Some of the hens are more friendly with me than others. A few of them always come up to me and follow me around, two will let me hold them and one of them always unties my shoelaces. They all have their quirks and it is fascinating to sit and watch their activities. They seem to be stupid at first, but then you can see that there is a purpose in their actions and sometimes do very smart things. They are also amazingly perceptive.

We started getting eggs in September. At first there just a few each day and some of them were kind of wacky. They had soft rubbery shells that you could just tear open. Or they had wrinkly shells or were perfectly round instead of well, egg shaped. But those disappeared and we gradually collected more each day. Despite the short days and cold weather now, which affect egg production, we are getting around a dozen eggs a day. Clearly we can't eat that many, so basically we give a dozen eggs to anyone who stops by. Yesterday I gave a dozen to our dentist when I took one of the kids in for an appointment. Our neighbors are set as well. And the flavor of the eggs! It's amazing how tasteless and bland the store bought eggs are in comparison.

Raising chickens has been a really great experience. I have learned that I am capable of things that I never dreamed possible, like trying to save a dying chicken. heh. I love hearing the roosters crow, they are very polite and wait until dawn and it just seems perfect out here to have crowing roosters. We had a lot of company over the summer and the highlight of the visit for their kids was holding a chicken. It's surprising how many kids never have a chance to hold a chicken. Based on the success of this project, and because we have a real barn and 22 acres, we are actually considering getting a few goats and maybe even some sheep next year. So stay tuned!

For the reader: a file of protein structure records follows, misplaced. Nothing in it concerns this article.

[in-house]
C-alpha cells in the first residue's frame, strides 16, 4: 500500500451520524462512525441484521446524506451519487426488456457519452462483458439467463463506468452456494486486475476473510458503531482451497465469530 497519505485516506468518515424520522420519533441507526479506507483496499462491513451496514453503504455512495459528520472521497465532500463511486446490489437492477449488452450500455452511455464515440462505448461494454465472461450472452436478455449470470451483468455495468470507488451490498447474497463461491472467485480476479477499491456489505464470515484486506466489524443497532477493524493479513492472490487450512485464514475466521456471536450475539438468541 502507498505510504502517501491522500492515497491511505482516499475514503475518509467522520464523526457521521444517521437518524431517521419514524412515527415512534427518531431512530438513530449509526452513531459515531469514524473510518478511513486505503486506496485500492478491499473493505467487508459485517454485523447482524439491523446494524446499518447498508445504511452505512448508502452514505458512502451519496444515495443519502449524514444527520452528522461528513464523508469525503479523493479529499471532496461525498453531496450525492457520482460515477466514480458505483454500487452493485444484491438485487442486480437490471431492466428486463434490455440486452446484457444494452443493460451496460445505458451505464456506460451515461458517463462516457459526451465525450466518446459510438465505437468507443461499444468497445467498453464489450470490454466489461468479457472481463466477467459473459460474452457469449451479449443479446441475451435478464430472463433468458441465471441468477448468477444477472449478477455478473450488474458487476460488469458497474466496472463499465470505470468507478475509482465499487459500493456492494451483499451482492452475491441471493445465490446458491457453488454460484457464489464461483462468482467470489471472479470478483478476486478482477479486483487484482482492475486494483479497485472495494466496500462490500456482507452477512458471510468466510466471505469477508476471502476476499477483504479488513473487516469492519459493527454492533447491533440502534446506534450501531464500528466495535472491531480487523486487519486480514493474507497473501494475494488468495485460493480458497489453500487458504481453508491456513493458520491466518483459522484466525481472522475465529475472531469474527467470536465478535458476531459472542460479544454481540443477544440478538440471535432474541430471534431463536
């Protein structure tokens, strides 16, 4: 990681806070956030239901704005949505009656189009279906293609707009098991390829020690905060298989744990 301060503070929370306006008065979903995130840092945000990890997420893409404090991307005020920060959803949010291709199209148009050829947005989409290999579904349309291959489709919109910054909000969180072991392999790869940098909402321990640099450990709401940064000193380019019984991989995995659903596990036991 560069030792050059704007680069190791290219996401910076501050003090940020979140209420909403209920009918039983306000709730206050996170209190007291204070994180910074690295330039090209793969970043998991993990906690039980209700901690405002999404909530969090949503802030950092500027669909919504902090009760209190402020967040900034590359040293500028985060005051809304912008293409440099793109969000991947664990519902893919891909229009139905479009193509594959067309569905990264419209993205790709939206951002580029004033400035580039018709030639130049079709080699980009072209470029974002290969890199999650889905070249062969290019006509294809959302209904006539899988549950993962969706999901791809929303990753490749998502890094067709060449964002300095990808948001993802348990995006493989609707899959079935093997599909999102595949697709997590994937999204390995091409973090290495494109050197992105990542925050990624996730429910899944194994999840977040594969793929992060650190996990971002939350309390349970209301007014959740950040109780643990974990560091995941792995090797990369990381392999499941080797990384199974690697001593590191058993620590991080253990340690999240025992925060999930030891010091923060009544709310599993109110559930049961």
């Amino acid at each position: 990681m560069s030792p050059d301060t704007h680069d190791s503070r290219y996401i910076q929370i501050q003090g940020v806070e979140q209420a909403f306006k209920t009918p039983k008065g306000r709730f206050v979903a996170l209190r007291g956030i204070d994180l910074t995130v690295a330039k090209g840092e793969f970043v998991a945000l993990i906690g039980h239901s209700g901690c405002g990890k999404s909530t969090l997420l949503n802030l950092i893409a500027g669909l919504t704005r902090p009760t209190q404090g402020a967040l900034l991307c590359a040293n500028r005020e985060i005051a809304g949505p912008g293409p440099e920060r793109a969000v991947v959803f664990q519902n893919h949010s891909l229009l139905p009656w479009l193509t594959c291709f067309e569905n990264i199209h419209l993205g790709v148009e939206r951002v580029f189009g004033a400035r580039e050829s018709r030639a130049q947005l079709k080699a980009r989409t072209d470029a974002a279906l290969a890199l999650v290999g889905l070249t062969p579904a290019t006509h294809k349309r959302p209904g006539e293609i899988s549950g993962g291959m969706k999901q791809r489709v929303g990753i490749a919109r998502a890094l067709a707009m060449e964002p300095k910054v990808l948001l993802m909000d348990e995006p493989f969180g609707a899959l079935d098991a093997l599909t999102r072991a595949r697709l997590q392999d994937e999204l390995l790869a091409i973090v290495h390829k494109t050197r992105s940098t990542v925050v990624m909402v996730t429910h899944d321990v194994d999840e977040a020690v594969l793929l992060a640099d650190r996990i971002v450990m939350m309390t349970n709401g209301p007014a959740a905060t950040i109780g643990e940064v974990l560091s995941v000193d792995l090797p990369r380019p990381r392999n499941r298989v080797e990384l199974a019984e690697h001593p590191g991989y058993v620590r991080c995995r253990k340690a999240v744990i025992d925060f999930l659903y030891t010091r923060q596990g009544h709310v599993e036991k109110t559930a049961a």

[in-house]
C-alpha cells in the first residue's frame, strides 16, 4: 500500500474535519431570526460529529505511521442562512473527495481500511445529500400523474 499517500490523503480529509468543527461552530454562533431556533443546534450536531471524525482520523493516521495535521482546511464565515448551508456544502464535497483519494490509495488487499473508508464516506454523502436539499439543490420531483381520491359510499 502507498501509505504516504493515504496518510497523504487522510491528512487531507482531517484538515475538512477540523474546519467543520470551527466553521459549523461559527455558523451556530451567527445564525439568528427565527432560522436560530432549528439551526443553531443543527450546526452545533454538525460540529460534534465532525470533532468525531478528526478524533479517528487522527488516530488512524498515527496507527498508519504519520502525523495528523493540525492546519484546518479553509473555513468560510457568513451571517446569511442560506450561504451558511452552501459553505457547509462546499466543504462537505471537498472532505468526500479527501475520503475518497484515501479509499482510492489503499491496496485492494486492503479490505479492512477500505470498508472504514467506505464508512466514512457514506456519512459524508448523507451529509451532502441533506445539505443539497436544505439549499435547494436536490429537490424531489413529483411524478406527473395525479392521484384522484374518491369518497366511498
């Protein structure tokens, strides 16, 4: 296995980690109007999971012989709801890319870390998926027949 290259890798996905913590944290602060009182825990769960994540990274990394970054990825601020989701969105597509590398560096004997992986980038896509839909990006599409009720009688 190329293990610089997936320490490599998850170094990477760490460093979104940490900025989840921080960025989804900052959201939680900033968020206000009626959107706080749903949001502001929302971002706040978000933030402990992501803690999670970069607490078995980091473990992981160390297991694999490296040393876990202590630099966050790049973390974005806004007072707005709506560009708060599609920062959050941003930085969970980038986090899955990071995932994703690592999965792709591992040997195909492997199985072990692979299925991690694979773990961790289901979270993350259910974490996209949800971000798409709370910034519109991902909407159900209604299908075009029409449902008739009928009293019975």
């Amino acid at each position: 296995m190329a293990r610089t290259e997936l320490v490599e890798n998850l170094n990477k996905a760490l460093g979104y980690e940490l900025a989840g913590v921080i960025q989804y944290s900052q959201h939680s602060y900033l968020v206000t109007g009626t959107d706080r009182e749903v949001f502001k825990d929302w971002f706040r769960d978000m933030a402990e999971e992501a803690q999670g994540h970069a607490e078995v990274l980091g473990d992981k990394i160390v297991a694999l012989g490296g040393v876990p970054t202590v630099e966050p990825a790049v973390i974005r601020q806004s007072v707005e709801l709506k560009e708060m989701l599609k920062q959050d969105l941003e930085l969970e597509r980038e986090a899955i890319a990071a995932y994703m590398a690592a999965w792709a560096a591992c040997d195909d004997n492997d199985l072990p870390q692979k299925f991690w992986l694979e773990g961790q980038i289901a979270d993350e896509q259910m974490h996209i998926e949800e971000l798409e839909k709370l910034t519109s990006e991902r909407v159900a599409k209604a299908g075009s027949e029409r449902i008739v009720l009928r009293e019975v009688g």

Egg Scale


Anonymous said...

You're getting a dozen eggs a day? Seriously? That's a lot of eggs! I had no idea such a small number of hens could produce that many eggs. I thought you'd be getting, like, an egg a week. Man, I'm such a city boy.

I use eggs a lot when I'm in a cooking swing -- I tend to go through cooking phases, followed by ordering out phases. I use a lot of eggs because they go in so many things. When I'm feeling really ambitious, I even make my own mayonnaise.

The idea that fresh eggs could be even better...maybe I'll come up some day with an armload of recipes and use three or four days of your supply for you.

Tracy Helgeson said...